It's not so much that I mind an unoriginal plot...I think I just expected more from Miéville because I've heard so many great things about how imaginative/unique/mind-bending his books are. But as many of you have said, this book is aimed at younger readers, so perhaps it's less experimental than his adult novels.
That said, I am actually enjoying the book a lot more now! (I've read through chapter 63 at this point.) Things have picked up a lot, and the quest has gotten more complicated and interesting. So I may end up eating my words from earlier. :)
I think many authors are reaching (or lowering depending on your view) to younger readers. I'm thinking of Bacigalupi (who just came out with a book for middle school), Gaiman, Grisham, Higson, and Patterson off the top of my head. I'm hoping their motive is not purely commercial but to get readers hooked at an early age to read their adult titles when they get old enough. I have read this book and agree that it would be most appreciated by tween-agers even with the YA classification. Railsea is aimed more for the teen readers. We also have Kraken, Perdido Street Station and King Rat in my library.
We are reading In the Sanctuary of Outcasts by Neil White. It is about the last leper colony in the U. S. It is reading fast, but I find I don't much like Mr. White. He is selfish and shallow. But I like the book - so far.
In my opinion the world of YA books is going upper and lower at the same time. Most YA books are now intended for an audience of people 18 - 25. This is evident by the length of the books - they keep getting longer and longer. The content is also getting more and more adult. Sex, violence, etc. are ram pent in YA books. In fact there is probably not much difference between the content of a YA book and that of an adult book. At the same time this is happening the authors of adult novels are trying to "cash-in" on the lucrative children's and young adult novel market by writing for that market. It is easier for an adult author to write down than it is for a young adult author to write up. (Think J. K. Rowling.) If you don't count the money machine of the Fifty Shades of Grey series the big blockbuster books in the last ten years have been young adult books. Starting with the Harry Potter books and moving right on to Twilight and to the biggest money maker of all Hunger Games. Not only are authors interested in writing for young people the publishers probably are pushing authors in that direction because the market is so good. A few weeks ago the sales figures for books were released and for the first time in six months a paper hard copy of a book outsold the digitized version of the book even though they were released at the same time. The title of the book - House of Hades by Rick Riordan. It is the fourth book in The Olympians series. Publishers and authors make more money off of hard copy books than they do off of digitized copies for many reasons, but it is interesting that a YA book sold more hard copies than digitized. You would think it would be the other way around. Surely young people are more comfortable with digitized books than with paper books?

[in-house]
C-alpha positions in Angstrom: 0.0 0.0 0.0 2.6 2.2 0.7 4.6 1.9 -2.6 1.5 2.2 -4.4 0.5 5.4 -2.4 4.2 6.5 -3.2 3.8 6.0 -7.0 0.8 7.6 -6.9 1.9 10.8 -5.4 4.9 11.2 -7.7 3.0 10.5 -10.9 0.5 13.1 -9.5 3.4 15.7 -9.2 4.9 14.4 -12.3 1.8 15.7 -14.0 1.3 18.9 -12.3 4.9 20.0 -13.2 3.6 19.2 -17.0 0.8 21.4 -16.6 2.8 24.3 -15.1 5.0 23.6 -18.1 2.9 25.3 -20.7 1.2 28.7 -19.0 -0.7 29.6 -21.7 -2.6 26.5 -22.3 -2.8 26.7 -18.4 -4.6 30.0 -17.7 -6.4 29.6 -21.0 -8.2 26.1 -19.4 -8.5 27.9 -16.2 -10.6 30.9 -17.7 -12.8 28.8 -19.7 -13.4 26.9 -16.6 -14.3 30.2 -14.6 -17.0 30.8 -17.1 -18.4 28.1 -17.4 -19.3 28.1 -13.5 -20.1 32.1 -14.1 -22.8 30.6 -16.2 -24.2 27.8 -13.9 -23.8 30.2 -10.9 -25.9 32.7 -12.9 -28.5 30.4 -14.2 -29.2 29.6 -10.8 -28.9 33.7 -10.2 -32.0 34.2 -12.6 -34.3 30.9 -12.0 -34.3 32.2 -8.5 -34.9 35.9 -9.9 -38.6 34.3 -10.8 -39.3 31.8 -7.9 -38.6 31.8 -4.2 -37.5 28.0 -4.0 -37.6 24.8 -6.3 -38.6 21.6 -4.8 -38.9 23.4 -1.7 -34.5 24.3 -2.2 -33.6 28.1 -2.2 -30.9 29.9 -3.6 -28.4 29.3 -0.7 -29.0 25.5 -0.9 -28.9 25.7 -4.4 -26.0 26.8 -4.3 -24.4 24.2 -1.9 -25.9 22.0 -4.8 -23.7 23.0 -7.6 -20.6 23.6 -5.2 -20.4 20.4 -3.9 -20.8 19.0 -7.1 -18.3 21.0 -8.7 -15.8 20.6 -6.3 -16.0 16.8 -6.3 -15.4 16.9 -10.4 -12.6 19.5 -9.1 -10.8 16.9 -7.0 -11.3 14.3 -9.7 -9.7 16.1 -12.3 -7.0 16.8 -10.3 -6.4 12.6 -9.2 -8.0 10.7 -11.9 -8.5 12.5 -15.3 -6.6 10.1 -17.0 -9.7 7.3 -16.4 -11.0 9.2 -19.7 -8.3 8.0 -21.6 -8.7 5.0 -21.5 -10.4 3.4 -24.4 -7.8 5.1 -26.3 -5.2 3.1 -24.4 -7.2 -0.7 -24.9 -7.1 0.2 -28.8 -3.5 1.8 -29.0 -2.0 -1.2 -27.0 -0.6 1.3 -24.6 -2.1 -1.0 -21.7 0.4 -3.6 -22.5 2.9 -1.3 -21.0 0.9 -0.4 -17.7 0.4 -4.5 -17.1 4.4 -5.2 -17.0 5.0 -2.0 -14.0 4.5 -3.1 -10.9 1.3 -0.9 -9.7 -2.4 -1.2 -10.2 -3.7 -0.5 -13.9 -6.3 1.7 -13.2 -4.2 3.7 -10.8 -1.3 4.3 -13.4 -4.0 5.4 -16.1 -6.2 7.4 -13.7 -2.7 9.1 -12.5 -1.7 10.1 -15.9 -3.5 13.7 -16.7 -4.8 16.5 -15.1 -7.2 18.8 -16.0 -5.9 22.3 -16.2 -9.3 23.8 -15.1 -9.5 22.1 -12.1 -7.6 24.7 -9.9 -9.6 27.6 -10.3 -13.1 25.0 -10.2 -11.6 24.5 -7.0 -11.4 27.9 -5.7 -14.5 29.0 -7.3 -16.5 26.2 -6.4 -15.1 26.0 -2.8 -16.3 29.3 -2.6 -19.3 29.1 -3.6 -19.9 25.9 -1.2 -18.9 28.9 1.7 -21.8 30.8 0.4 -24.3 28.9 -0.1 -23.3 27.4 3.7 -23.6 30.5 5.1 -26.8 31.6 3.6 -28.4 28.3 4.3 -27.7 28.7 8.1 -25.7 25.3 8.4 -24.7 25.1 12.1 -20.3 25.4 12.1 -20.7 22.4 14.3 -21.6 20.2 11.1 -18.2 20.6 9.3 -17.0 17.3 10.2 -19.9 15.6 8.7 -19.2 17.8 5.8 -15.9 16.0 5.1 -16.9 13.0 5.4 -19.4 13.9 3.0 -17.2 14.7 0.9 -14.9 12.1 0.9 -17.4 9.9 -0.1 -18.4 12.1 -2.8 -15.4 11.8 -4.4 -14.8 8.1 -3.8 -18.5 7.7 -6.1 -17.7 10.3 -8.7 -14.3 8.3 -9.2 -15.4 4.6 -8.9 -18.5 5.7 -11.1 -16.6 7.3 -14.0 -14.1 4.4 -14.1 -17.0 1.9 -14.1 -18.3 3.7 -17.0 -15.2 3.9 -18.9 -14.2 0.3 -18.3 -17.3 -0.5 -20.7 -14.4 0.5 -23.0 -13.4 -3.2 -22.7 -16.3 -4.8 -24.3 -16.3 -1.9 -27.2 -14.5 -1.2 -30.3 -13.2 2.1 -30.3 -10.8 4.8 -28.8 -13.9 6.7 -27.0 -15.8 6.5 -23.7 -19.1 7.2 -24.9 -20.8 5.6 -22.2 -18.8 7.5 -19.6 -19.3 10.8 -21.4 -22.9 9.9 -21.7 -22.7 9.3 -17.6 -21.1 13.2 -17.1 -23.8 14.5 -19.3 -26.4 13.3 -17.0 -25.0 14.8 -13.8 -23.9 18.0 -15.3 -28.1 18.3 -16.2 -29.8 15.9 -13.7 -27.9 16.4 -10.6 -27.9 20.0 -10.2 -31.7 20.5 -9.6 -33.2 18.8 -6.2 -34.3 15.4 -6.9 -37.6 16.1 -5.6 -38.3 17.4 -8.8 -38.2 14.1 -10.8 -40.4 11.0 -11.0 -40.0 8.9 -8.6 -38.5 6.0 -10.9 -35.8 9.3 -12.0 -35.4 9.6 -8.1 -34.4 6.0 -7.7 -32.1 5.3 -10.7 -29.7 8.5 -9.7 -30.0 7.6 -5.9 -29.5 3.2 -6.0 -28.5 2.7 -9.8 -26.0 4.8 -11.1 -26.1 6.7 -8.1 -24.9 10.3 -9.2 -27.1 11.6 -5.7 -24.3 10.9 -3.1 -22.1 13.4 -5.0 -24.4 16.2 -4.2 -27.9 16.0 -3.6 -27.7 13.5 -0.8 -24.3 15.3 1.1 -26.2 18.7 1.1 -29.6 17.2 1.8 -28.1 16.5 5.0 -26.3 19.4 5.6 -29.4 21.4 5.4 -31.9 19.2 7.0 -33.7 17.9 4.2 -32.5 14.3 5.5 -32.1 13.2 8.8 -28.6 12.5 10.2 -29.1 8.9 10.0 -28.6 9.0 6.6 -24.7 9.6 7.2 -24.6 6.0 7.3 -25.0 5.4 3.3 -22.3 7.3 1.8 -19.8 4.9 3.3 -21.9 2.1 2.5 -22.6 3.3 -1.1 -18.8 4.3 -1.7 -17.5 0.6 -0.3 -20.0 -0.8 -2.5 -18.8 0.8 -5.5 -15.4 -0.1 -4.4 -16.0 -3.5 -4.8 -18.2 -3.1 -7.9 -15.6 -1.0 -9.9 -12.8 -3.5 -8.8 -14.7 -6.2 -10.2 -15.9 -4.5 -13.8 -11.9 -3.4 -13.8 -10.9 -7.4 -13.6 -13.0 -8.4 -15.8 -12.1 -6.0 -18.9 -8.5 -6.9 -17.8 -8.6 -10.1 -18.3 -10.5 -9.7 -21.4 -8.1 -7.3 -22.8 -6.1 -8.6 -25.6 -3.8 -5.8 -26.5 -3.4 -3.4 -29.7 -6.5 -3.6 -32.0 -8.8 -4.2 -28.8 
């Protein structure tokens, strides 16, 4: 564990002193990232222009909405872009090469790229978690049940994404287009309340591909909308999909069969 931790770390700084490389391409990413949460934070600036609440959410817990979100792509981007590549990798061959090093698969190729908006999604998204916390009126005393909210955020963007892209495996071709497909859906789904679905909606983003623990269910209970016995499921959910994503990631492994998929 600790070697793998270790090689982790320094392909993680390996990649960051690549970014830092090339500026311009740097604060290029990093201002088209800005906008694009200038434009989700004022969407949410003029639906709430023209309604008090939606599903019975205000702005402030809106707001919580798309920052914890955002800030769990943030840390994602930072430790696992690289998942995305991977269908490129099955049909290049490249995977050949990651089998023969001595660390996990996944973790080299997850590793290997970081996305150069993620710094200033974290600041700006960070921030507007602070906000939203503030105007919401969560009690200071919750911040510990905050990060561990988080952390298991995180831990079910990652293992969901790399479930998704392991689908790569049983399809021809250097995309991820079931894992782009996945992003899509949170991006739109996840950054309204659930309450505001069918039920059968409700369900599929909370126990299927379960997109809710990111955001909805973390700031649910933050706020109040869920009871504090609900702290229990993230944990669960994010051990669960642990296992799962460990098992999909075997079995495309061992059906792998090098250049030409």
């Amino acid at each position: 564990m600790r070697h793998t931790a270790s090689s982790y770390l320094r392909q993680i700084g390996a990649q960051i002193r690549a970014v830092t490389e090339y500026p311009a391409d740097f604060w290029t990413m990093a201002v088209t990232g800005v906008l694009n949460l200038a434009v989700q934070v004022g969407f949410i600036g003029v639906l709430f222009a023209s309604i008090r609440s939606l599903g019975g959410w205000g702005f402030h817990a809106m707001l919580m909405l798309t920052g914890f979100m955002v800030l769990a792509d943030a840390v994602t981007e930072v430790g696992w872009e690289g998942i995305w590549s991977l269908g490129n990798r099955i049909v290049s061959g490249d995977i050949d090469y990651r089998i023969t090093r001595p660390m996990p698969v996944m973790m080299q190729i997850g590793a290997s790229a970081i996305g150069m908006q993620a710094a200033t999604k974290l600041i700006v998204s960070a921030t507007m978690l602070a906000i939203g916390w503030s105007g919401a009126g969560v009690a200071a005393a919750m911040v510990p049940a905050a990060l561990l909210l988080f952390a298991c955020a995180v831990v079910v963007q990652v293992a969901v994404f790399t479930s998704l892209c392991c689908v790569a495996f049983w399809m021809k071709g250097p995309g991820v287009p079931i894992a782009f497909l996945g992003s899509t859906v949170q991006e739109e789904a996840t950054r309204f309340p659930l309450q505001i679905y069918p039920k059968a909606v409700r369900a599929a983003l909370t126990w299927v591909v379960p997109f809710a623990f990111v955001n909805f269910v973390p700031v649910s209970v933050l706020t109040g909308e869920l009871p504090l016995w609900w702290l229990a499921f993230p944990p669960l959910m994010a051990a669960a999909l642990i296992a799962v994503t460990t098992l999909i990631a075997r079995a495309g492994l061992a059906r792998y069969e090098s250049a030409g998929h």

It is also noteworthy that it was not young people alone who made Twilight and Hunger Games such big hits. Look at the number of adults who have read those books. These are cross over hits. (I have read all of the Percy Jackson series and intend to keep reading more by Riordan. His books are great good fun.) If a book can be read by young people starting about age 8 and by people aged 80 you have multiplied your potential market by a huge number.
Aside from readers - who really don't care about genre - most of them are just looking for a good book, who benefits from a wider audience? Mostly it is the publishers (who are owned by the huge entertainment conglomerates). Traditionally, YA and children's authors are paid much less than adult authors. That is beginning to change, but it is still true that YA and Children's authors get paid less. Contrary to popular opinion, most modern day authors don't get paid royalties. The royalties get paid to the publisher. The authors get a flat fee up front. They tend to not get a percentage of the sales. But that pendulum may swing the other way as well.